CARMEL, Calif. (KION) Indoor concerts, theater performances and receptions are making a come back in California now that the state has released new guidelines effective April 15.
The Golden Bough Playhouse in Carmel has been closed for most of the pandemic, but that intermission could be over soon. For Pacific Repertory Theatre actress and instructor Corrine Agro, this last year has been tough.
"It's been a lot in an entire year to have nothing happening on stage and it's also been challenging to find ways to feel like you have that creative outlet, but to also feel like you're connecting with people at the same time," said Agro.
Once California allowed movie theaters to reopen, performing arts theaters were curious when they would be next. Now that the state has issued guidelines for audiences at live performances, there are still some questions about what performers on theater stages can do.
"When exactly can performers take their masks off and sing in each others' faces, when can they touch each other or hug each other or when can dancers literally sweat on each other?" asks Stephen Moorer, the founder of the PacRep Theatre.
Moorer says he is expecting the state will issue more guidance in the coming weeks. He's especially wondering if a whole cast is vaccinated, will they then be able to to take off their masks and not social distance on stage?
"I just feel like there's so much expression that comes from the chin to the nose, you know what I mean?" said Agro.
"Until actors can take off the masks and not have to social distance, we cannot do theater the way people want us to do theater and the way we want to do theater," said Moorer.
Despite the waiting game, staff at PacRep Theatre are optimistic things will return closer to normal soon. They hope to do a performance of Shrek this summer at their outdoor venue at the Forest Theater in Carmel.
The Golden Bough Playhouse will actually be under remodel for the rest of the year.
PREVIOUS ARTICLE: SACRAMENTO, Calif. (AP and KION) California will allow indoor concerts, theater performances, receptions and other private gatherings starting April 15.
The California Department of Public Health announced the changes on Friday as the rate of people testing positive for the virus nears a record low. It’s a sharp turnaround from the slow pace California has taken on lifting restrictions, and comes as the governor urges people to continue being vigilant about wearing masks and maintaining social distancing.
To attend, people will have to either be tested or show proof of full vaccination. How many people can attend gatherings will depend on the level of restrictions in place at each county. The state divides counties into four tiers based on how widespread the virus is in those places.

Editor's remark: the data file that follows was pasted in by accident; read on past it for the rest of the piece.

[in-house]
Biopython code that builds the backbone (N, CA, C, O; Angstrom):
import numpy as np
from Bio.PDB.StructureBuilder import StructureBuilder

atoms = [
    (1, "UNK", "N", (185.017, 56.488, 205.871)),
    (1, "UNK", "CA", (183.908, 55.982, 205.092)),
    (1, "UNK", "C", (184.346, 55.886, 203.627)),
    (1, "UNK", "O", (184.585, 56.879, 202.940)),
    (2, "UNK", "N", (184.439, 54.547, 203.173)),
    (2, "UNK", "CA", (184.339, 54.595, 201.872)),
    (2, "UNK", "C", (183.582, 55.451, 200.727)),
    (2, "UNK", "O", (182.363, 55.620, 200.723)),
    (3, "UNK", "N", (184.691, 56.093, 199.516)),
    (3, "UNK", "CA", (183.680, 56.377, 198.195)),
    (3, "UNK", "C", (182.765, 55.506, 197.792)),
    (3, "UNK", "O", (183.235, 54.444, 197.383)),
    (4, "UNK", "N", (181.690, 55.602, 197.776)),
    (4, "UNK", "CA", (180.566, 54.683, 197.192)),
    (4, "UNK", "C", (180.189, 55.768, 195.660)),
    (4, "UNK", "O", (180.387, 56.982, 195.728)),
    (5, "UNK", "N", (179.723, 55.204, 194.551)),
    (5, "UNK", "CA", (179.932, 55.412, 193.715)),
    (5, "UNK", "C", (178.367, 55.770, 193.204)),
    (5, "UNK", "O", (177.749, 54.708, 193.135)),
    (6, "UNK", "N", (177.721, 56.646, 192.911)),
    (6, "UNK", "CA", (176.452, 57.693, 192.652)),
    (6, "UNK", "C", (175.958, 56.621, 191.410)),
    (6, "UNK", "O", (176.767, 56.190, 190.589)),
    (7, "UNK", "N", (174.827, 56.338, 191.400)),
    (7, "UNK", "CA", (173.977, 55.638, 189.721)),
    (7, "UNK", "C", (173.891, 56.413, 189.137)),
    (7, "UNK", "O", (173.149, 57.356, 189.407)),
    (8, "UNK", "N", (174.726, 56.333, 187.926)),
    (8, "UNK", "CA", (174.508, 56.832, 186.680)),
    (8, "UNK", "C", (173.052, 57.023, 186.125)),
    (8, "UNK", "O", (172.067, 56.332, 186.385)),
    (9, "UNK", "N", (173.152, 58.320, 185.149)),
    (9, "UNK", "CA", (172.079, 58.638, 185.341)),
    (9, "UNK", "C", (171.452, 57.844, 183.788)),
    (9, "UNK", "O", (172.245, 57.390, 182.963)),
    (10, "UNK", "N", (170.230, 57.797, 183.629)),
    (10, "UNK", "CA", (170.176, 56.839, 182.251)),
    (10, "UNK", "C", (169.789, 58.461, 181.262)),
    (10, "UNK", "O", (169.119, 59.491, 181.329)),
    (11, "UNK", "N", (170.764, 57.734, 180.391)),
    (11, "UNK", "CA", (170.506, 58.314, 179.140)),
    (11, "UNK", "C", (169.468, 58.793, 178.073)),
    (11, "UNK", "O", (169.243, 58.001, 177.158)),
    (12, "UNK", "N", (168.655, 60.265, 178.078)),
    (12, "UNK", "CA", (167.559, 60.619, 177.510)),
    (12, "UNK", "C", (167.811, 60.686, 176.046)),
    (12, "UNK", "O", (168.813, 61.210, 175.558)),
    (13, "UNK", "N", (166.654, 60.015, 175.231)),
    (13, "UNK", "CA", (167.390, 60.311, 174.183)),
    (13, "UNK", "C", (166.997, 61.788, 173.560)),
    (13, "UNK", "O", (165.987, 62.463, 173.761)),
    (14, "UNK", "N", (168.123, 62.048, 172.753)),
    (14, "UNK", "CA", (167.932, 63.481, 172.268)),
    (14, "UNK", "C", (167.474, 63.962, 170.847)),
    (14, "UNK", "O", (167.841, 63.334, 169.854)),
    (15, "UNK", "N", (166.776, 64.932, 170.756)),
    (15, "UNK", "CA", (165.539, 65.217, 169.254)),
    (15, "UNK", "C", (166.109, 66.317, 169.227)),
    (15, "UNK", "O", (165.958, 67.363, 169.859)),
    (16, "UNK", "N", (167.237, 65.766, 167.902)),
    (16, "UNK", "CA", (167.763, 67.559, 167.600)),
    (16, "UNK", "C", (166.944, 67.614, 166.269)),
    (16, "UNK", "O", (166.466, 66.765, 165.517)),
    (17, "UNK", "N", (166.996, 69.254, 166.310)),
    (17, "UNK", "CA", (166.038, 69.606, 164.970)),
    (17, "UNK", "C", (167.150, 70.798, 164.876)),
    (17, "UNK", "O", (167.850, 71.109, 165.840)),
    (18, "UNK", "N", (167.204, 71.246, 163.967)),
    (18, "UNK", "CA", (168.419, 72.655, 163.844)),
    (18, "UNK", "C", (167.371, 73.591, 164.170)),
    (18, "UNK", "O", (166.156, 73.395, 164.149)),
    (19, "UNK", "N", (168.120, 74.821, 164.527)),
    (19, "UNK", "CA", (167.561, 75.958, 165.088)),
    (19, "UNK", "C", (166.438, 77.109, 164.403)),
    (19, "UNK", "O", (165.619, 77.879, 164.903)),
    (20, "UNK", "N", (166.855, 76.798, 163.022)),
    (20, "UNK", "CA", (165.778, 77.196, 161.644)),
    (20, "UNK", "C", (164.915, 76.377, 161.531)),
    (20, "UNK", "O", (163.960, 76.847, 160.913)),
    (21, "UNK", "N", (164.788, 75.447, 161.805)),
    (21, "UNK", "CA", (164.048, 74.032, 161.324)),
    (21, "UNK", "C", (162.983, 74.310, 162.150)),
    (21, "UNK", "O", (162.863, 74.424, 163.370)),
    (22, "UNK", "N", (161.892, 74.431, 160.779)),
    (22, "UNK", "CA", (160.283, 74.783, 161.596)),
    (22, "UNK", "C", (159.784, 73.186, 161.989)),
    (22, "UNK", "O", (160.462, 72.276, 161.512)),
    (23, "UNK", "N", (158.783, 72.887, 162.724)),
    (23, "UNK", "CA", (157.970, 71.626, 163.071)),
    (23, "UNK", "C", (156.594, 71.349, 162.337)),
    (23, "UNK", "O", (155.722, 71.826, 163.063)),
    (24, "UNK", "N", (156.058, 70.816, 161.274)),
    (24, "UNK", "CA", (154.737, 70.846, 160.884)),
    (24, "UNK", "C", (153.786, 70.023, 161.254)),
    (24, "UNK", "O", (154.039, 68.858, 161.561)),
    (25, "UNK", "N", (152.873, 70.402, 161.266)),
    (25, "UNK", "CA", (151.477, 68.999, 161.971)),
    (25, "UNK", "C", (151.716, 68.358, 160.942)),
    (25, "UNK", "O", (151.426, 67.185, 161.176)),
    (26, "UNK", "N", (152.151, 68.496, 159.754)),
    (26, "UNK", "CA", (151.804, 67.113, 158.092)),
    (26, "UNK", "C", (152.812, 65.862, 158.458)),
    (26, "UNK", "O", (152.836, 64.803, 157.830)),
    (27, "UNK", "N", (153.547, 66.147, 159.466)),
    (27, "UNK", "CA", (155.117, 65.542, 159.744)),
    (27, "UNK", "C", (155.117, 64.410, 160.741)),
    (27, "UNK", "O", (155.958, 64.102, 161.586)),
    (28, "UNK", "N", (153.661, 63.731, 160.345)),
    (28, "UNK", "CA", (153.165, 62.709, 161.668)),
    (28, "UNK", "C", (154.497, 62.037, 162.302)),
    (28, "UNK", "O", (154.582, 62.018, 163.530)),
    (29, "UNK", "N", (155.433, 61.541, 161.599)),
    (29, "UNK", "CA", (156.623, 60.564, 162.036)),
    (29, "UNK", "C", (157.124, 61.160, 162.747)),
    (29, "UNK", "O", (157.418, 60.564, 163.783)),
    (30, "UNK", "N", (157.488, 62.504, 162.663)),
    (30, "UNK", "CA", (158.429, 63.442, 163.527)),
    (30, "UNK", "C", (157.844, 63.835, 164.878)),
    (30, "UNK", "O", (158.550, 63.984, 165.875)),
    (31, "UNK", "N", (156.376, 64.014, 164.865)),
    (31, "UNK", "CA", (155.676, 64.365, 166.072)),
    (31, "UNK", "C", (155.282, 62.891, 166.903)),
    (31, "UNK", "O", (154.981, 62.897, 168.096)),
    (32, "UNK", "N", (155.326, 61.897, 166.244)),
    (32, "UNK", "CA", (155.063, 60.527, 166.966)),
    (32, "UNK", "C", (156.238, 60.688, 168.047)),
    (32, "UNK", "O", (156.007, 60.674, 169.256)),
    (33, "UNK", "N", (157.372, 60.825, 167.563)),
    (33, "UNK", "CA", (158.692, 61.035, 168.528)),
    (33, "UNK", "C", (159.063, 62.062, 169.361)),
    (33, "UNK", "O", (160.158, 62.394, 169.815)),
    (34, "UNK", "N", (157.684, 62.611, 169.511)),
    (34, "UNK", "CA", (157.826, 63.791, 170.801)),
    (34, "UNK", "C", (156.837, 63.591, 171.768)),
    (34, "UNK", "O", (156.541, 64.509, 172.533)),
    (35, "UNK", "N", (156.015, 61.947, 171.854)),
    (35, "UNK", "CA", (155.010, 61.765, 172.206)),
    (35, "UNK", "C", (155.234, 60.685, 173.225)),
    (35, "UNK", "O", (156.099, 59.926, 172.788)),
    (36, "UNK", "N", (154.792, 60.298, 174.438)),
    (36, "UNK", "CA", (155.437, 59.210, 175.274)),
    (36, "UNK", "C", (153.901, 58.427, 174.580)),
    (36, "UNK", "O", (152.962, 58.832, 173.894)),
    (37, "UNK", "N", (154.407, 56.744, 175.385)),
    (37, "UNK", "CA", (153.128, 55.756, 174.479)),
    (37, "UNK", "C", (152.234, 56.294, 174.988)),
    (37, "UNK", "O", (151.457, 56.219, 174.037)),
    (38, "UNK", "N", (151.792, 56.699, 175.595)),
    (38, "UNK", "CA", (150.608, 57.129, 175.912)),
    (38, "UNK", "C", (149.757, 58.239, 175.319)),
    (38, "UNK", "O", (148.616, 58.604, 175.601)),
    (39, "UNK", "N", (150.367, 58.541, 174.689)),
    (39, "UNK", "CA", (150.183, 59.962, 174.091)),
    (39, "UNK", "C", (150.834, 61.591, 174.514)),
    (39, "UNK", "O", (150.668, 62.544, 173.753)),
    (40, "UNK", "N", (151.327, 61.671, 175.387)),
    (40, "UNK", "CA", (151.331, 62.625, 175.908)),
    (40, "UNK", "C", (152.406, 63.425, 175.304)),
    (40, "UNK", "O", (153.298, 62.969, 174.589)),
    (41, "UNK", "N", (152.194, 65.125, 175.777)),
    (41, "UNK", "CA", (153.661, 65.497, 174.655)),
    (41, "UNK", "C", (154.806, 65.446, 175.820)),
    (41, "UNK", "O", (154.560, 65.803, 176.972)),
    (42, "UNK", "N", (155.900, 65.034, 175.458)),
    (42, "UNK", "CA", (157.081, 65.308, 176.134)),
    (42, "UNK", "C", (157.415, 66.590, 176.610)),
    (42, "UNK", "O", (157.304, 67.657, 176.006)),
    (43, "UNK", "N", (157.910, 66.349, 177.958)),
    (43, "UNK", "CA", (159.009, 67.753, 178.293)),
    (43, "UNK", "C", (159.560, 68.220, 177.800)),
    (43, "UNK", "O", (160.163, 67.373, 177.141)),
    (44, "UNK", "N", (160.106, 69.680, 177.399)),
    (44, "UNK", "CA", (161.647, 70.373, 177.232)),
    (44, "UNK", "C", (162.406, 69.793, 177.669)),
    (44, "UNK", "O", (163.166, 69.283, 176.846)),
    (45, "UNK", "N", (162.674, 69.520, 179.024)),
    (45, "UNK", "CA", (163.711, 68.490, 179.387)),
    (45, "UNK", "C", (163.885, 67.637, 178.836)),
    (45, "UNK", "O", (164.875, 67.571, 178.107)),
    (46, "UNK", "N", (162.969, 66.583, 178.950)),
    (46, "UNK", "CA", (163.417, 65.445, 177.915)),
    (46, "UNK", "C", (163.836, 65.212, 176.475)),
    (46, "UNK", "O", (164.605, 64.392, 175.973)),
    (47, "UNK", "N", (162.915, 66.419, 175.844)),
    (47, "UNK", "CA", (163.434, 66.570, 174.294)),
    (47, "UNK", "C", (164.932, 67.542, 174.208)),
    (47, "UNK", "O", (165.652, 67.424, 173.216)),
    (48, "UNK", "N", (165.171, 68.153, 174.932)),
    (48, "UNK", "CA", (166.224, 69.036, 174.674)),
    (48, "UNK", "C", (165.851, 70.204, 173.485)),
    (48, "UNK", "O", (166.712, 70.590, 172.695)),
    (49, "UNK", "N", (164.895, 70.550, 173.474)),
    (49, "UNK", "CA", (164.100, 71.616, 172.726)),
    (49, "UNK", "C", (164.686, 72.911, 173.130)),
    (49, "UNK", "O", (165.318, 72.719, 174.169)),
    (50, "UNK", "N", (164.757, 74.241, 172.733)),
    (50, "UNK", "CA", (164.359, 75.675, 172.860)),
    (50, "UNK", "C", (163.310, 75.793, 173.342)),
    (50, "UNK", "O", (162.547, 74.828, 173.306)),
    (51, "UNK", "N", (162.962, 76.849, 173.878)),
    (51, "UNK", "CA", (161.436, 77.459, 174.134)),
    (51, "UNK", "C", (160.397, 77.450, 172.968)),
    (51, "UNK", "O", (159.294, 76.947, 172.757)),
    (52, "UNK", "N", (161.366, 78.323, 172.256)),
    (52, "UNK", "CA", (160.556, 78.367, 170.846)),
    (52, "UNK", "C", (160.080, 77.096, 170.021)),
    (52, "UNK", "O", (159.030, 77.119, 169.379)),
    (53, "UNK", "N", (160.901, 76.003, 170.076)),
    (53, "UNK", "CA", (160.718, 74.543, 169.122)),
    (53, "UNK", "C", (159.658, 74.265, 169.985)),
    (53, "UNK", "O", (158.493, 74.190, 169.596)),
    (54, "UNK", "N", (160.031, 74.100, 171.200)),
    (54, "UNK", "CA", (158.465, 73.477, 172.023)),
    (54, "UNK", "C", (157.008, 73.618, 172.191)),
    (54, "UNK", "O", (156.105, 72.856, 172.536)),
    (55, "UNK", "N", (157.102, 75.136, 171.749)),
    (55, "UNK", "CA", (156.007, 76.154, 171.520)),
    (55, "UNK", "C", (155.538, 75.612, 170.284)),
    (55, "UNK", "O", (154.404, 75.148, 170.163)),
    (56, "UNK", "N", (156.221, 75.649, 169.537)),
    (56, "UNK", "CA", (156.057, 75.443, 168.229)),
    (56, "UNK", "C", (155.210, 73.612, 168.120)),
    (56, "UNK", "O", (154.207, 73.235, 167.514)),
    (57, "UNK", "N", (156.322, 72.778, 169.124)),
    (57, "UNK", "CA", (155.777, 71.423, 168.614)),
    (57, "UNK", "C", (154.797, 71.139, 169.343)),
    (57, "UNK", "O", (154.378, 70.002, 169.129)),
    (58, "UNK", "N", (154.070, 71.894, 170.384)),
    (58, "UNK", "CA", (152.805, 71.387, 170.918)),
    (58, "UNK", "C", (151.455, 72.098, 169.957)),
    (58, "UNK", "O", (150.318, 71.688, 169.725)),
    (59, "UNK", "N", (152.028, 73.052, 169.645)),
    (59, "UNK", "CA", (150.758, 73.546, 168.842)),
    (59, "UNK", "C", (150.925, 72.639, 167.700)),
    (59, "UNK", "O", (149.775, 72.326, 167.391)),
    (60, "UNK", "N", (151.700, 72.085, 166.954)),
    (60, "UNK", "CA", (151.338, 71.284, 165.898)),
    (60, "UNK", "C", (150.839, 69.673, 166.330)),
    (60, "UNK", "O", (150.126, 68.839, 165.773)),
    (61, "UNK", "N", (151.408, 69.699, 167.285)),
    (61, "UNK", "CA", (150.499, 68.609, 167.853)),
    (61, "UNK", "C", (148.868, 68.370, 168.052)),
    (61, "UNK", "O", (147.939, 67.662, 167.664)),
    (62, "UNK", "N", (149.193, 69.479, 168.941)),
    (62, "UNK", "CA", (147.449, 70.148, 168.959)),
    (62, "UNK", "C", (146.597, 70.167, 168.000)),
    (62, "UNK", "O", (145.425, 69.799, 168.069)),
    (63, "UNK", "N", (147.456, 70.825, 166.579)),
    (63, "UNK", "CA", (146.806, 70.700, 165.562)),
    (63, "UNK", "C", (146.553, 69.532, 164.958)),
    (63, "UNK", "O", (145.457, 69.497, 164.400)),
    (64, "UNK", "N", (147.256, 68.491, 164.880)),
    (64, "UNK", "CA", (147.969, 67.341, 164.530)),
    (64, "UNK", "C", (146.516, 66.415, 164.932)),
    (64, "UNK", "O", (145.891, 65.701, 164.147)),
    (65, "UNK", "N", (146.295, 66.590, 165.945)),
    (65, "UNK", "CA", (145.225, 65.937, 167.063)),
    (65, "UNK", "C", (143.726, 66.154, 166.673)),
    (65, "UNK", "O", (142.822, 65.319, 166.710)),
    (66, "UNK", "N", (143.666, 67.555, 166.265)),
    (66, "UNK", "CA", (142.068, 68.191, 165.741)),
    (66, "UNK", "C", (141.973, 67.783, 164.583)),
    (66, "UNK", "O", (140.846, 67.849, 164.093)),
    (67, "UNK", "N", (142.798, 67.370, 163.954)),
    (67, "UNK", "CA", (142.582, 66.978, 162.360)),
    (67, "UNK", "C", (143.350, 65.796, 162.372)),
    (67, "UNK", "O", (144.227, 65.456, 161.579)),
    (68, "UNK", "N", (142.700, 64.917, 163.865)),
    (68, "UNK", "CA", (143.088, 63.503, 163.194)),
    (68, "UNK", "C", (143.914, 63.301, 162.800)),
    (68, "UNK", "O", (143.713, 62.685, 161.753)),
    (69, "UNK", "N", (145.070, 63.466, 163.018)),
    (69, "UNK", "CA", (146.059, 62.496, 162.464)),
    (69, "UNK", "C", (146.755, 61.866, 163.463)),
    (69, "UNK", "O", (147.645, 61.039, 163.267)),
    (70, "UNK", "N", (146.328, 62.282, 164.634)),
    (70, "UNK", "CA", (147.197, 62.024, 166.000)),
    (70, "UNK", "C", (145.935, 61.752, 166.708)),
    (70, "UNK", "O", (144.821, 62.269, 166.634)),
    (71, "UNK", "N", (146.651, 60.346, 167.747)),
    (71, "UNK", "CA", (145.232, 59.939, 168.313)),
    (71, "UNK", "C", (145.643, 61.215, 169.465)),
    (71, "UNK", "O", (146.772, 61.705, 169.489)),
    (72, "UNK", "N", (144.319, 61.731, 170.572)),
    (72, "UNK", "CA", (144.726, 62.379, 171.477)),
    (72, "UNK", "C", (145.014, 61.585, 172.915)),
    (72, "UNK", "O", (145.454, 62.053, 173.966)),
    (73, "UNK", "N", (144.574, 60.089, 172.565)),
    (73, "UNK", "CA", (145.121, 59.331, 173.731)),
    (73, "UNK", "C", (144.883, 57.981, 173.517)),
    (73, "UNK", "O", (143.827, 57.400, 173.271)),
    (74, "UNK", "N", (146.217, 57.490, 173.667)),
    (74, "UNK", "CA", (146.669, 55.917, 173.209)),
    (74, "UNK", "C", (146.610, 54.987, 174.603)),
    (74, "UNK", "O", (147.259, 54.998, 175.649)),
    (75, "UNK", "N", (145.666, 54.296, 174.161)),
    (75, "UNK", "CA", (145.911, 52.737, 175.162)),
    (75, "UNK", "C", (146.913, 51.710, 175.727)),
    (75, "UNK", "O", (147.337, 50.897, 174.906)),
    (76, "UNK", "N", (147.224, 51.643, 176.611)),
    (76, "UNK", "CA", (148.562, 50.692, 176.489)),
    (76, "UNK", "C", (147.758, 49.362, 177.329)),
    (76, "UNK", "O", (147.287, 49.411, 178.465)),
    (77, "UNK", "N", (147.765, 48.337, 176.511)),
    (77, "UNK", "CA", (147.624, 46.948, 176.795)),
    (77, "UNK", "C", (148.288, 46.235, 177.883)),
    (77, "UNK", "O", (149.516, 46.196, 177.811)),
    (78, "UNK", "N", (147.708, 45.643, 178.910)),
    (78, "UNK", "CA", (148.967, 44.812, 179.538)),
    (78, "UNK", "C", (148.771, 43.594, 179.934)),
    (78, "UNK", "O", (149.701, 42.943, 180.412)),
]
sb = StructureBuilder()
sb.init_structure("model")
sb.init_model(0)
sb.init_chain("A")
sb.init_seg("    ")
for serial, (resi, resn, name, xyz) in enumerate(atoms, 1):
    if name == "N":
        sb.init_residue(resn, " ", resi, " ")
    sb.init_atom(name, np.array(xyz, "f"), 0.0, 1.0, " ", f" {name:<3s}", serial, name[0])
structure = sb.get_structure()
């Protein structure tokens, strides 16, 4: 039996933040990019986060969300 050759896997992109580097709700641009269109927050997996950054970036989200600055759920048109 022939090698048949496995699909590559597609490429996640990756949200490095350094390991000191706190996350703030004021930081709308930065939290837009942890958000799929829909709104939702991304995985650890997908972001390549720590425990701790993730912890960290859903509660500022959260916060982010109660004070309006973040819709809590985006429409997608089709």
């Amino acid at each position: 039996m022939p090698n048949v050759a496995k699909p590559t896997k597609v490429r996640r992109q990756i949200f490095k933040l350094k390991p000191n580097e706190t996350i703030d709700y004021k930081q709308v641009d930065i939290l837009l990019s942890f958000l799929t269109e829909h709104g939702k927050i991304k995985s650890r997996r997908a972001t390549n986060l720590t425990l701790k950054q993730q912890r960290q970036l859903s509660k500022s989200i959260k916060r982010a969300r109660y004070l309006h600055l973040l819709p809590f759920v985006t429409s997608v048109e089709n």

Starting April 15, outdoor gatherings of up to 25 people will be allowed, and that grows to 50 people in the orange tier and 100 people in the yellow tier. In the purple tier, only outdoor gatherings are allowed, and those are limited to three households.
Although the CDPH still discourages indoor gatherings in all tiers, but they are allowed to happen with modifications and capacity limits in all tiers but the purple one. In the purple tier, private events and meetings will only be allowed outdoors and limited to 25 people. If everybody in attendence tests negative for COVID-19 or shows proof of vaccination, capacity can increase to 100 people. In the red tier, that goes up to 50 outdoors and 200 with proof of test or vaccination. Indoor activities are also allowed with capacity limited to 100 people if everybody tests negative or shows proof of vaccination. In the orange tier, outdoor gatherings are limited to 100 people or 300 with proof of negative test or vaccination. Indoor gatherings with proof of a negative test or vaccination are limited to 150 people. In the yellow tier, outdoor gatherings are limited to 200 people or 400 with proof of negative test or vaccine. Indoor gatherings with proof of a negative test or vaccination are limited to 200 people.
Indoor concerts, theater performances and other live events aren’t allowed in the purple tier. They are allowed in the red tier, but at 10% capacity for venues of up to 1,500 people. In the orange tier, capacity is limited to 15% or 200 people, and yellow tier counties can increase capacity to 25% or 300 people. If all guests are tested or show proof of full vaccination, capacity increases to 25% in the red tier, 35% in the orange tier and 50% in the yellow tier.
If the venue's capacity is above 1,500, testing or proof of vaccination is required in the red tier, and capacity is limited to 25%. In the orange and yellow tiers that goes up to 10% or 2,000 people. If everybody is tested or shows proof of full vaccination, capacity increases to 35% in the orange tier and 50% in the yellow tier.
“Today’s update to the Blueprint for a Safer Economy is a result of the progress we are making both in vaccinations and in controlling the spread of COVID-19,” California Health and Human Services Secretary Dr. Mark Ghaly said. “By following public health guidelines such as wearing masks and getting vaccinated when eligible, we can resume additional activities as we take steps to reduce risk.”